The B-vitamins are necessary for energy production in all of your body’s cells. When the demand for energy production goes up, as in the case of recovering from an injury, the need for additional B-vitamins goes up as well.
Soft tissue injuries cause the formation of damaging free radicals. Free radicals are oxygen-containing chemicals that react with the tissues in your body. When these chemicals come into contact with individual cells, they transfer their oxygen to the cell membrane, which damages the cell membrane and leads to the death of the cell. Following a whiplash injury the body becomes flooded with these damaging free radicals, and if they are not neutralized by antioxidants they will further damage your injured tissues. The most important antioxidants are vitamins C, E and beta-carotene (a form of vitamin A), as well as the mineral Selenium. Supplementing with these vitamins following an injury will help minimize the damage that the oxidizing free radicals cause.
Herbs, Minerals and Amino Acids
There are many other herbs, minerals and amino acids that can help your body heal quicker and more completely, such as bromelain, copper, magnesium, calcium, lysine, tryptophan, glutamine, arginine, and others. Your chiropractor can help you decide which of these will be the most beneficial to you.
Home Stretches and Exercises
As you read in the previous chapter, stretching is a very important activity that you can do at home to help your
muscles and other soft tissues heal properly. That is, as long as you stretch properly. Stretching your muscles too hard, bouncing while holding a stretch or stretching your muscles when they are too cold can injure your muscles and lead to a worsening in your flexibility, rather than an improvement. Proper stretching technique is easy, provided you follow a few simple rules. We already discussed these in a previous article, but we want to reiterate them here again, in case you skipped that one:
The first rule is to never stretch your muscles too hard. You should only stretch to the point where you can feel a mild pull on the muscle. If you attempt to stretch further, you may cause small muscle tears and a reflex tightening of the muscle. When this happens, it can lead to muscle scarring and counteract the benefits that stretching provides.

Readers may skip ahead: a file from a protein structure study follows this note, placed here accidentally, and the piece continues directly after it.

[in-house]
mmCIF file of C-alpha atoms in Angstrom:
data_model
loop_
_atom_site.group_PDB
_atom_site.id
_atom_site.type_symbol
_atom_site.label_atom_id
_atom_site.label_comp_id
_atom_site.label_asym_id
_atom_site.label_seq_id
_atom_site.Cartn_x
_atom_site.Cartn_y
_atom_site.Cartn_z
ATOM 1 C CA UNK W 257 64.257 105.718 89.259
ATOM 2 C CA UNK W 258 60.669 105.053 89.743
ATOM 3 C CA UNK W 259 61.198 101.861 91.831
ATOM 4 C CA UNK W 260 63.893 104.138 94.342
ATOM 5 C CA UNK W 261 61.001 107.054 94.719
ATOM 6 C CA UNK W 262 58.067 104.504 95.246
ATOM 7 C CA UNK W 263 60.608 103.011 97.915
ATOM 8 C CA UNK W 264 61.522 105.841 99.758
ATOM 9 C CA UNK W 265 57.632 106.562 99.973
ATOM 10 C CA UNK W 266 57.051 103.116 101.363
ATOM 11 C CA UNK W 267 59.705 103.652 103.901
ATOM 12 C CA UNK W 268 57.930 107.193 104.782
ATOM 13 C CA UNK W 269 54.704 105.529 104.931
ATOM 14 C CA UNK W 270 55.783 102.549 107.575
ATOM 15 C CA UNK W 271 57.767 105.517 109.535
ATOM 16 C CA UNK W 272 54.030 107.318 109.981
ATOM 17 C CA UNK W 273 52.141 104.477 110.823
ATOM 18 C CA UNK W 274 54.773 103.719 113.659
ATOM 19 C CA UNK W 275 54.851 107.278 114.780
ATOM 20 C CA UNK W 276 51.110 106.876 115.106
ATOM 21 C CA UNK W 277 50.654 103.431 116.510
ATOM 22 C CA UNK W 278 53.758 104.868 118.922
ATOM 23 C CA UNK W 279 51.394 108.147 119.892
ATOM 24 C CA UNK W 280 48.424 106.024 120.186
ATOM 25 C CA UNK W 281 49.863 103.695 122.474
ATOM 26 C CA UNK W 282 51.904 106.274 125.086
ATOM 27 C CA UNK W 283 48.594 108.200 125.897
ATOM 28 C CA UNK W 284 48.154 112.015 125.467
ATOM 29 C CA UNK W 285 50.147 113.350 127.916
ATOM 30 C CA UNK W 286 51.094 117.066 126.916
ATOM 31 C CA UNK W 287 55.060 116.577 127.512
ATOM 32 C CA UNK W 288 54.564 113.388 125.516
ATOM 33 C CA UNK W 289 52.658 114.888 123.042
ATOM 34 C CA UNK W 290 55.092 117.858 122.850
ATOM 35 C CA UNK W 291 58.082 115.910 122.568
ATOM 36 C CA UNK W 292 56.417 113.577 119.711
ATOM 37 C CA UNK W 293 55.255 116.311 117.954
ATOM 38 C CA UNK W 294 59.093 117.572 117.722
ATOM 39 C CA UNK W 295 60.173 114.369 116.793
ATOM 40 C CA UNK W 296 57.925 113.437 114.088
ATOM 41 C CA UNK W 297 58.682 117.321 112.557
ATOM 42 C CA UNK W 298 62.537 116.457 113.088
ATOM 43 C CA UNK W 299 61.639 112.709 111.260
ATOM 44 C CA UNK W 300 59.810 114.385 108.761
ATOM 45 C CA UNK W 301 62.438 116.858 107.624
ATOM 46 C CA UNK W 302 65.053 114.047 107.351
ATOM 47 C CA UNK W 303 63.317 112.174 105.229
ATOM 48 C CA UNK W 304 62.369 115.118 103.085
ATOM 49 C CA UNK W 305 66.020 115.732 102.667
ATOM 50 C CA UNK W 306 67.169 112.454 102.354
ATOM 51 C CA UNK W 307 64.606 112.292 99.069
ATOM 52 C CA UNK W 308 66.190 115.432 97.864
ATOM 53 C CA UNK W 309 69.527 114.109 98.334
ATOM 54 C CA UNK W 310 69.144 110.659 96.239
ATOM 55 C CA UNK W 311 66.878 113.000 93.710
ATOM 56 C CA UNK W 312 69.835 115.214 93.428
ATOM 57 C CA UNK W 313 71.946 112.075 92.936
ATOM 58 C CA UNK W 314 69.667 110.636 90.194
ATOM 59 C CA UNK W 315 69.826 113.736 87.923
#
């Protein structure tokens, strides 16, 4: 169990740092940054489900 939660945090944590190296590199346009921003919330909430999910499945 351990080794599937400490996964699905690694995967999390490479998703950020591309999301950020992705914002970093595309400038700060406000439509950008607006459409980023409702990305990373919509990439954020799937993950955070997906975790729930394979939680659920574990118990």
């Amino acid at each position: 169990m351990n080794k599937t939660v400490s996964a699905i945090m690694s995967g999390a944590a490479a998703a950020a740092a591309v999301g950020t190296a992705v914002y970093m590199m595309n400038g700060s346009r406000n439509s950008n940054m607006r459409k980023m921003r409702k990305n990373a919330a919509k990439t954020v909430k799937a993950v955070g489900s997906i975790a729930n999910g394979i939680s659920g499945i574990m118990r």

The second rule is to never bounce while stretching. When you bounce, you momentarily force your muscles to stretch further than they should, resulting in the same overstretching effects just mentioned.
The third rule is to only stretch your muscles when they are warmed up. Years ago, it was taught that you should stretch before you exercise, but recent research has found that you should stretch only after your muscles have been fully warmed up. Muscles are a lot like plastic. If you heat plastic, you can bend it and stretch it without it breaking. However, if you try to bend or stretch the same piece of plastic when it is cold, it will break. When your muscles are warm, they can be stretched without undue strain. But if you try to stretch your muscles when they are cold, you can injure them by causing small tears in the muscle tissue. For this reason, it is important to stretch your muscles only after you have warmed them up with some gentle exercise.
Whereas stretching helps improve the flexibility and range of motion in your muscles and connective tissues, the goal of therapeutic exercise is to restore normal strength and coordination. As an added benefit, exercise stimulates the release of endorphins, which help decrease stress and pain, as well as growth hormone, which stimulates the healing of connective tissues and muscle. Whether you decide to do your exercises at home or at a health club is personal preference. The important thing is to start slow and build up. Begin with low-intensity exercises and slowly increase the intensity over a period of weeks or months. This will allow your body to experience the benefit of exercise, while minimizing your risk of re-injury.
On this site, you will find several exercises and stretches that you can do at home to help speed your recovery from
whiplash. We encourage you to talk to your chiropractor before starting any exercise or stretching program to ensure that the activities will not stress your muscles and soft tissues.
If you haven’t yet found a great chiropractor to work with, that is highly skilled in this area, consider having a look at one of our top choice chiropractors near you – we’ve personally hand selected one in your city!